Landscape Planning and Design
A WaterWise landscape doesn't just happen. It is intentionally designed to enhance the natural space with minimal environmental impact. Texas AgriLife Extension Service has an extensive program called EARTH-KINDTM that takes into account many factors in addition to water use. For more about that program, visit their Web site:
A design may be sketched on a napkin or plotted on an expensive
CAD system, but it must be on paper or electronic devise so it can be discussed
and evaluated. A WaterWise design takes into account the seven principles of
a water efficient landscape. The design should include an estimate of supplemental
water needed to support the plant material in normal times, and to keep it
alive in times of drought. This estimate gives the property manager a way to
evaluate maintenance activities and the water purveyor an opportunity to establish
guidelines for landscape water use in the area.
The structure, composition, and prior cropping patterns of the soil in the landscape
greatly influences the way it must be managed for proper landscape establishment.
It is important to have the soil tested to assess a starting point for soil management.
For more about soil tests visit the TAMU soil testing lab Web site:
Plants used in the plan should be suited to the native soil and soil should be
of sufficient depth to support the selected plant material. Because soil types
may vary widely even within the same city, a soil test is essential before plant
selection begins. While soils may be amended to accommodate specific plant material,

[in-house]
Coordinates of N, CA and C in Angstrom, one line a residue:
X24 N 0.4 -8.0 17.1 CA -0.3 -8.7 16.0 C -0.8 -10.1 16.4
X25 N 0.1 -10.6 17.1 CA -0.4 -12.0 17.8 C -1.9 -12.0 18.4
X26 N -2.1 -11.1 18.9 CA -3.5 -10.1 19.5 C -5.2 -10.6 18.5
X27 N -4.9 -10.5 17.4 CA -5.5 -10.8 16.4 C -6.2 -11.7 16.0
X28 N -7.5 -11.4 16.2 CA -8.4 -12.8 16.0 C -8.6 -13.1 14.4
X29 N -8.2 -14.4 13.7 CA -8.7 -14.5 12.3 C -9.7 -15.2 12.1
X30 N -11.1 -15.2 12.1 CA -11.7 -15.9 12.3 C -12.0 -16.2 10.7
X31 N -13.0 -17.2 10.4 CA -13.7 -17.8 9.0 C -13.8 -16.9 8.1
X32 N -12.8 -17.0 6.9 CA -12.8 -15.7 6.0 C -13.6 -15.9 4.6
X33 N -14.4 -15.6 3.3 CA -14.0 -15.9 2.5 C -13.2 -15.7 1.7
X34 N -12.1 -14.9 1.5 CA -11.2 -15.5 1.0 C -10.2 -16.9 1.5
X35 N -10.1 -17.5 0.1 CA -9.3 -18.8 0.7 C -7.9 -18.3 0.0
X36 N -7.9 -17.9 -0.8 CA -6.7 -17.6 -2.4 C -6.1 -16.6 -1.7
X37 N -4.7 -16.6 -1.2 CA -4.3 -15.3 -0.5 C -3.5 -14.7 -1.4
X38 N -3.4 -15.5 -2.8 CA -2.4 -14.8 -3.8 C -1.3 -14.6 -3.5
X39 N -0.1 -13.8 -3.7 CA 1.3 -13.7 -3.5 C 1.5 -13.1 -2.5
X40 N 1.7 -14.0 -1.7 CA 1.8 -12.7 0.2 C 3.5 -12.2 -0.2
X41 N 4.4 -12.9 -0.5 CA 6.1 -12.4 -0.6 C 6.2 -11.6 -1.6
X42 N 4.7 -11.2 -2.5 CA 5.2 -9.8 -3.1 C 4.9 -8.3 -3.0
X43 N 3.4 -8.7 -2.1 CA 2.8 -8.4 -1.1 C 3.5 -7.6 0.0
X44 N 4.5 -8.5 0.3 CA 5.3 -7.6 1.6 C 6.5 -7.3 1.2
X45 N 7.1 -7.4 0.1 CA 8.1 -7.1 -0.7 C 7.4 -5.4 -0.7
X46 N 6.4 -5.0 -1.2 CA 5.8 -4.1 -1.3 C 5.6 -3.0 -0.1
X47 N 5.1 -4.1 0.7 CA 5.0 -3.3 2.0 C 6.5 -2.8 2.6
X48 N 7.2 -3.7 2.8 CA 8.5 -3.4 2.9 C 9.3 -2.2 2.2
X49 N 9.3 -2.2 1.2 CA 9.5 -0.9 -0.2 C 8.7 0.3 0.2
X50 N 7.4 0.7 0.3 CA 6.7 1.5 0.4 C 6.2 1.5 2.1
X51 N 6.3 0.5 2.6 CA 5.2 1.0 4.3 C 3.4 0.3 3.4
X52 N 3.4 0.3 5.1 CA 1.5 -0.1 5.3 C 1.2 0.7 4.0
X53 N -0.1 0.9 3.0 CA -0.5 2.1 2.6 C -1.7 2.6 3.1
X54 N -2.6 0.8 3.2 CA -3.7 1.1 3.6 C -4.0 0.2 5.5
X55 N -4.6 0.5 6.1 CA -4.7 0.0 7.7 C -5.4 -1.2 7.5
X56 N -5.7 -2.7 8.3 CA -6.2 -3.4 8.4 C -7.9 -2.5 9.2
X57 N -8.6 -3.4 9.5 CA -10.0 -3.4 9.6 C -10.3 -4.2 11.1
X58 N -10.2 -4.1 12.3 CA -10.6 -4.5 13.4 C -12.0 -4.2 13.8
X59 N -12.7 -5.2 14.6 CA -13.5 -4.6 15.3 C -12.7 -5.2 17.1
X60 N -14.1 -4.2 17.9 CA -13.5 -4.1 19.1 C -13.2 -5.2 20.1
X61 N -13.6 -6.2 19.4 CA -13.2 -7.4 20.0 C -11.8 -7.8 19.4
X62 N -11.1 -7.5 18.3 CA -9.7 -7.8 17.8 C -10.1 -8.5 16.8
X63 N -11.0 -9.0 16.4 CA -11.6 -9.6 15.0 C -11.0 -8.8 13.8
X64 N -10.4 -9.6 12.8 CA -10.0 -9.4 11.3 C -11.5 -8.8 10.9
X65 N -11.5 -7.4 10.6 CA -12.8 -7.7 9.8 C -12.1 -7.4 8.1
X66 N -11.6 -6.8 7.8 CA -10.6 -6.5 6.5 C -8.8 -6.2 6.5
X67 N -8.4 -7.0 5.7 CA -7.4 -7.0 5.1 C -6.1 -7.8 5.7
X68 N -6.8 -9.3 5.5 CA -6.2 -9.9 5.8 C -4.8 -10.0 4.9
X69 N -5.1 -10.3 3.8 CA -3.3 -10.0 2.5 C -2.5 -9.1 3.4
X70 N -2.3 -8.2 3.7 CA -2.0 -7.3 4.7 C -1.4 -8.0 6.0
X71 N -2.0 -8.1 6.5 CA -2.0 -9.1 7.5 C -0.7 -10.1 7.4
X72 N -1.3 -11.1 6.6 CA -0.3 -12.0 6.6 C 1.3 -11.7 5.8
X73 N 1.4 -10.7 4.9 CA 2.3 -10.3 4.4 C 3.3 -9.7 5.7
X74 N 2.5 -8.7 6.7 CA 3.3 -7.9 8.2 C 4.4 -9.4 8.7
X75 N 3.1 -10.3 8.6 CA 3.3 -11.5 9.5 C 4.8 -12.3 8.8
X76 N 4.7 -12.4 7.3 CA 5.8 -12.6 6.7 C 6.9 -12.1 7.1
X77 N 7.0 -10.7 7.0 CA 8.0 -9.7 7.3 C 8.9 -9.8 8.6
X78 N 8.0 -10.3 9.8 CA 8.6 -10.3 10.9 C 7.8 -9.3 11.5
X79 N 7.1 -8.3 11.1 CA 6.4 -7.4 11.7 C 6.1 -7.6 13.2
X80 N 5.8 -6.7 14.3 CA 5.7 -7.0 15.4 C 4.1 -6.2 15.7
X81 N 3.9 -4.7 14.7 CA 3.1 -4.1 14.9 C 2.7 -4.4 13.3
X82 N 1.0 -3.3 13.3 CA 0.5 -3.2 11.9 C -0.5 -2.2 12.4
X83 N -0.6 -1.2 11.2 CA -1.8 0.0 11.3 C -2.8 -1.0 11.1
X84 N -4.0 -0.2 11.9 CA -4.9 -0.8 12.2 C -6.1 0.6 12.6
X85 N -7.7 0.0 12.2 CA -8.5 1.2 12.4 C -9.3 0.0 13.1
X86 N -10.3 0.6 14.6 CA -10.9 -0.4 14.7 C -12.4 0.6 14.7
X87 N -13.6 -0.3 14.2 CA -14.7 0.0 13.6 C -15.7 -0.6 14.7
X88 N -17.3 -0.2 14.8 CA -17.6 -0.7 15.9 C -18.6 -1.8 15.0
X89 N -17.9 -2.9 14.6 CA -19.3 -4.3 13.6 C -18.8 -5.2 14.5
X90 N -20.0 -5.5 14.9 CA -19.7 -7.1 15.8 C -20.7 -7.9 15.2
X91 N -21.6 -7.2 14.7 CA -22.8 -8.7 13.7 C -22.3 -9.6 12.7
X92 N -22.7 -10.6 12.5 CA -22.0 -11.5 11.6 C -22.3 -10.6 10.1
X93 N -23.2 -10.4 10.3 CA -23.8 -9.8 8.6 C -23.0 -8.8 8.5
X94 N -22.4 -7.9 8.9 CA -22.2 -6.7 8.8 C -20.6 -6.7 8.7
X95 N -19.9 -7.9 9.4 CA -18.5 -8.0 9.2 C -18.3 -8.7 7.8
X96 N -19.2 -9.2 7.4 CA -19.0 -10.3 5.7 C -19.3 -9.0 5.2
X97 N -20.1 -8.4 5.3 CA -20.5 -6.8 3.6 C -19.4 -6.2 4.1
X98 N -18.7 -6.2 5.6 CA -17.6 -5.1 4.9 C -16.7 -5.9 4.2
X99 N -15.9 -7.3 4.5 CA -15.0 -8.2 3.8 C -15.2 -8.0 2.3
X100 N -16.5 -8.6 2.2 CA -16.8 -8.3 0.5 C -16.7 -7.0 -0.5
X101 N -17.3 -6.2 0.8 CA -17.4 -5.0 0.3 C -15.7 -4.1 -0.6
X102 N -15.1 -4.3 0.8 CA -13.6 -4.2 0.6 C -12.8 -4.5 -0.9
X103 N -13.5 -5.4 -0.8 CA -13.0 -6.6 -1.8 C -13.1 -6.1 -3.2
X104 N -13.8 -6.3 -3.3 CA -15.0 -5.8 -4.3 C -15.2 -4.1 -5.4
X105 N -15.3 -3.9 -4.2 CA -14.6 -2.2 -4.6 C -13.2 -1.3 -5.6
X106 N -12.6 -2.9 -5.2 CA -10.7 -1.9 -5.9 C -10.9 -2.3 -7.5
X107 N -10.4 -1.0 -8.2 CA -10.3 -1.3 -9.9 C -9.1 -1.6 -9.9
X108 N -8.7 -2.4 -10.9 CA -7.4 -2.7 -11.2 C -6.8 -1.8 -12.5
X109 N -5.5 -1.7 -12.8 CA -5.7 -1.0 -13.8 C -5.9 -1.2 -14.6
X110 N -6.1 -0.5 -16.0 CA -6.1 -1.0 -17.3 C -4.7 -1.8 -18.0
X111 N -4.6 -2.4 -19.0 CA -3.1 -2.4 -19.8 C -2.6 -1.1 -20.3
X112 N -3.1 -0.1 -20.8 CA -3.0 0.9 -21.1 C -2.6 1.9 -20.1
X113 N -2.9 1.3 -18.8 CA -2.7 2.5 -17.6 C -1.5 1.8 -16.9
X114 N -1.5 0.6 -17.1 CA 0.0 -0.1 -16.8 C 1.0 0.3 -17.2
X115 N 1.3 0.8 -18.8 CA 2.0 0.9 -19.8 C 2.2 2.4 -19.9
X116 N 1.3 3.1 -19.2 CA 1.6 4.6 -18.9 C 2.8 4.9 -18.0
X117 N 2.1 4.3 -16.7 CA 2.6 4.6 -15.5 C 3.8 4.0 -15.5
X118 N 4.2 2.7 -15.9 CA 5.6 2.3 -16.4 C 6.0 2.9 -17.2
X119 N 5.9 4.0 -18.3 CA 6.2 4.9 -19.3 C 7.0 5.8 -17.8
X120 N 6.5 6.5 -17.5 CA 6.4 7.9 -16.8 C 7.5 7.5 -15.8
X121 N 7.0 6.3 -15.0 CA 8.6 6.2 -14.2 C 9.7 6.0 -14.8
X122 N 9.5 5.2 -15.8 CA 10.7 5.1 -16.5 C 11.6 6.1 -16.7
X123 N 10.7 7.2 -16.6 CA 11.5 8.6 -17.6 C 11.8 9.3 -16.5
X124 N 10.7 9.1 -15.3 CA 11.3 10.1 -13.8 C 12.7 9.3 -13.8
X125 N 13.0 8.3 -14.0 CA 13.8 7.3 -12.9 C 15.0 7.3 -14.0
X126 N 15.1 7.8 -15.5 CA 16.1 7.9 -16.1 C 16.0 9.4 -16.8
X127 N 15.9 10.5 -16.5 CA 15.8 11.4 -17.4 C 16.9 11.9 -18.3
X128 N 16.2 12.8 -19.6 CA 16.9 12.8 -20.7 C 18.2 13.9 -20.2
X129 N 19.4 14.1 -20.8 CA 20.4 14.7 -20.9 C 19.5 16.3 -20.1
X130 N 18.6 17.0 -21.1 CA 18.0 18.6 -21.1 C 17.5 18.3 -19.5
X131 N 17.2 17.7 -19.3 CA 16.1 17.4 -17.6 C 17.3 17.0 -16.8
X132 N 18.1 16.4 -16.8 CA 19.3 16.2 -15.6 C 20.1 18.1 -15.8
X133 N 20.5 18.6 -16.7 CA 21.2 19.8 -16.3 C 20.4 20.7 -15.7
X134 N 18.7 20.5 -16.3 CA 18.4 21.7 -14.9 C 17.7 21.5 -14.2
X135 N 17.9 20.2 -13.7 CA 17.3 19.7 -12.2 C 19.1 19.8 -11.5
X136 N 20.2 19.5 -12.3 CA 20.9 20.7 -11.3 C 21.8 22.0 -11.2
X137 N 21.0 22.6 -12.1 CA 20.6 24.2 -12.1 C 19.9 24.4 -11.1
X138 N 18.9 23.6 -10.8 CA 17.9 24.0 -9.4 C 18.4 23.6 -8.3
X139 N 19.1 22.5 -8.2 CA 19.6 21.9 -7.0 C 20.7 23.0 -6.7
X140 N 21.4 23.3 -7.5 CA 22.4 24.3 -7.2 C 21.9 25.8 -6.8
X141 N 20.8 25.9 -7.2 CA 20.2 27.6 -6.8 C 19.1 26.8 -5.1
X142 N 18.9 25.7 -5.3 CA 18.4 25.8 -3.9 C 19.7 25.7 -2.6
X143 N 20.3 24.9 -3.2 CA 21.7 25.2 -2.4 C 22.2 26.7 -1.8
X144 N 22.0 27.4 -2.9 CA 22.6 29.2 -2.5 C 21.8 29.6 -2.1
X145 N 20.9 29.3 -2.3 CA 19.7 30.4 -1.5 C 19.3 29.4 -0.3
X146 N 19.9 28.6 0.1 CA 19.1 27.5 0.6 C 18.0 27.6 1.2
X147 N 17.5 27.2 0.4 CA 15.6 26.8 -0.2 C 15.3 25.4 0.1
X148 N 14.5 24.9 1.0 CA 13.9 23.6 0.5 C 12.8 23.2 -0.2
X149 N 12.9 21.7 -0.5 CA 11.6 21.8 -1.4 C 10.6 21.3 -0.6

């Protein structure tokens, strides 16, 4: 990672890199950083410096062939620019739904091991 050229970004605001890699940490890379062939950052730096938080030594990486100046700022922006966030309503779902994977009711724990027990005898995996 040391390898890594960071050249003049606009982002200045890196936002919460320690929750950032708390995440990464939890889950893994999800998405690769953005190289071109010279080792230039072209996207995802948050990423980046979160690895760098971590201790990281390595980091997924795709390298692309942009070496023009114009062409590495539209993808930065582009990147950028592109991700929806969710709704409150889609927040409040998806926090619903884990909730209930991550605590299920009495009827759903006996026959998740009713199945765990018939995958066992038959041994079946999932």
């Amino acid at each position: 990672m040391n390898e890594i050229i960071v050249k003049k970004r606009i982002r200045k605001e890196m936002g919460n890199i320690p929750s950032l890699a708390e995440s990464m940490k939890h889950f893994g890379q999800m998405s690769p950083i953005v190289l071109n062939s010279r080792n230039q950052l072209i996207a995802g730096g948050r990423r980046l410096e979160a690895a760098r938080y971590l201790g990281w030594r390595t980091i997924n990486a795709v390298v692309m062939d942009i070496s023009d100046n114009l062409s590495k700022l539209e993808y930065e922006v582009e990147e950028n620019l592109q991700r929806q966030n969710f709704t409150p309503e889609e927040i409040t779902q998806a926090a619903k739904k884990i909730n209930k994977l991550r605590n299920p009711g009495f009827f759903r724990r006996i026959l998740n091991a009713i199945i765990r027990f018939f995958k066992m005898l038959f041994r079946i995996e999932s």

the best plan is to put the plants in place that are best adapted to the native
soil. In the case of a new subdivision, native soil may have been displaced and
soil tests are necessary to evaluate the condition of the remaining topsoil.
A minimum of eight inches of soil is recommended for turf. Soil requirements
of the plant material most commonly available in Texas can be found in the PlantSelector
section of this web site.
Land contours dictate drainage. The landscape should be shown to prevent unwanted
overflow into the residence, nearby residences, or into the street. Runoff from
buildings should be channeled into plant material to clean water before moving
it into storm drains. Advanced design would allow runoff from building roofs
to be captured for use in landscape irrigation.
Thirsty plant material should be placed at the bottom of hills. On a large lot
or commercial campus, areas close to the buildings may be designed for more intensive
care while areas in outlying space are left more natural requiring little or
no supplemental irrigation. Irrigation requirements of plant material most commonly
available in Texas can be found in the PlantSelector section of this Web site.
Hardscape can be used in areas not amenable to plant material. Potential runoff
from hardscape should be taken into consideration. Ponds, swales, berms, and
rain gardens should be used to manage water flow. Hardscape decorative mulch
should be used in narrow or odd shaped areas to avoid watering overspray.
Rain catchment for reuse in the landscape is an advanced practice that adds greatly
to the water efficiency of a landscape during times of normal rainfall.
Irrigation system design should be done in conjunction with landscape design
and plans should be reviewed by the same entity at the same time. Construction
schedules require that all review of landscape plans be carried out in an efficient
and scheduled manner since the landscape and irrigation systems are often installed
during construction, particularly in new subdivisions.
Treatment of slopes. Plant selection criteria include use of groundcover or other
erosion-prevention such as compost in place of turf on slopes greater than.
Designs should indicate a range of plants for specific areas rather than narrow
specification due to the fluctuations in plant availability. A landscape contractor
may be able to get a plant with the same characteristics, but not a specific
plant, according to stringent scheduling.
"Landscape planning and design is essential to water use efficiency..."|
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